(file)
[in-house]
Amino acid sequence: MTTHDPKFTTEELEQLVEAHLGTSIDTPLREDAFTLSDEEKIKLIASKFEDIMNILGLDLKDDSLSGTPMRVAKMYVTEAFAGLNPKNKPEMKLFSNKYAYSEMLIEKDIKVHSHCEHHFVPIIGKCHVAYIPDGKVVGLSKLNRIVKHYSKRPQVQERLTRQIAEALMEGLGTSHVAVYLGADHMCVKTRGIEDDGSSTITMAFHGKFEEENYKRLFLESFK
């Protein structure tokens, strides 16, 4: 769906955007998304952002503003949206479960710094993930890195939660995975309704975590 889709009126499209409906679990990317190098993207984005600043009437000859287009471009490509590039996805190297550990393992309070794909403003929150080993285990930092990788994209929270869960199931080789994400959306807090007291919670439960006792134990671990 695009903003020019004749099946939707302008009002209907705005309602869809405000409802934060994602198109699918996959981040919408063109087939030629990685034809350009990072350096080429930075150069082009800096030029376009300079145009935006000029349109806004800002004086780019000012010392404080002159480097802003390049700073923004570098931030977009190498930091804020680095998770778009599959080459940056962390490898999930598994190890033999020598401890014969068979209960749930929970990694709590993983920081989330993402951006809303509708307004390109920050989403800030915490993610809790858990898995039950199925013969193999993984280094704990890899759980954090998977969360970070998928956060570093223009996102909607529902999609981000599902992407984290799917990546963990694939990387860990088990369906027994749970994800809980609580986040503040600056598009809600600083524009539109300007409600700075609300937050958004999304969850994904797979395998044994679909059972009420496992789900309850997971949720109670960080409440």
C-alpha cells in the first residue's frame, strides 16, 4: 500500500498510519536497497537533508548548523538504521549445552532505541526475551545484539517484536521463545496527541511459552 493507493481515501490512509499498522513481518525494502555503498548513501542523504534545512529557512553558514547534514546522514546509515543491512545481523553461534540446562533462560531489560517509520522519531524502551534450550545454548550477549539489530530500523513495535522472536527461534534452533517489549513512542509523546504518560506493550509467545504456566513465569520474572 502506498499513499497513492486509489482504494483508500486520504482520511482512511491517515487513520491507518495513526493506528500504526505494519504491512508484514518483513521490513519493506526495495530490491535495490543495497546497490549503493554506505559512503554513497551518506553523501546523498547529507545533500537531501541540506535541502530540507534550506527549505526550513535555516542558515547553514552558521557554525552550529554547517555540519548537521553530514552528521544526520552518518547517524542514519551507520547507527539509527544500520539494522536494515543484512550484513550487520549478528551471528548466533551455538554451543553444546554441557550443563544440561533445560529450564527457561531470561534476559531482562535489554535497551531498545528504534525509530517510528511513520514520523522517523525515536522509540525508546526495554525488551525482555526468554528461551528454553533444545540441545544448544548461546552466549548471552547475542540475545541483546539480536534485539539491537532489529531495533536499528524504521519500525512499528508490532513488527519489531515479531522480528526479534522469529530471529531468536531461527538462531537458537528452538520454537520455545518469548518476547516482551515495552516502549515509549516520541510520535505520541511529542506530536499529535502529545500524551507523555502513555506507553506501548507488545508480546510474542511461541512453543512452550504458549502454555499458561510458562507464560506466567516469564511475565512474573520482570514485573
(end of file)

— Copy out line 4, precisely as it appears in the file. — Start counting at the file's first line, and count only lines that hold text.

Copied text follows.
C-alpha cells in the first residue's frame, strides 16, 4: 500500500498510519536497497537533508548548523538504521549445552532505541526475551545484539517484536521463545496527541511459552 493507493481515501490512509499498522513481518525494502555503498548513501542523504534545512529557512553558514547534514546522514546509515543491512545481523553461534540446562533462560531489560517509520522519531524502551534450550545454548550477549539489530530500523513495535522472536527461534534452533517489549513512542509523546504518560506493550509467545504456566513465569520474572 502506498499513499497513492486509489482504494483508500486520504482520511482512511491517515487513520491507518495513526493506528500504526505494519504491512508484514518483513521490513519493506526495495530490491535495490543495497546497490549503493554506505559512503554513497551518506553523501546523498547529507545533500537531501541540506535541502530540507534550506527549505526550513535555516542558515547553514552558521557554525552550529554547517555540519548537521553530514552528521544526520552518518547517524542514519551507520547507527539509527544500520539494522536494515543484512550484513550487520549478528551471528548466533551455538554451543553444546554441557550443563544440561533445560529450564527457561531470561534476559531482562535489554535497551531498545528504534525509530517510528511513520514520523522517523525515536522509540525508546526495554525488551525482555526468554528461551528454553533444545540441545544448544548461546552466549548471552547475542540475545541483546539480536534485539539491537532489529531495533536499528524504521519500525512499528508490532513488527519489531515479531522480528526479534522469529530471529531468536531461527538462531537458537528452538520454537520455545518469548518476547516482551515495552516502549515509549516520541510520535505520541511529542506530536499529535502529545500524551507523555502513555506507553506501548507488545508480546510474542511461541512453543512452550504458549502454555499458561510458562507464560506466567516469564511475565512474573520482570514485573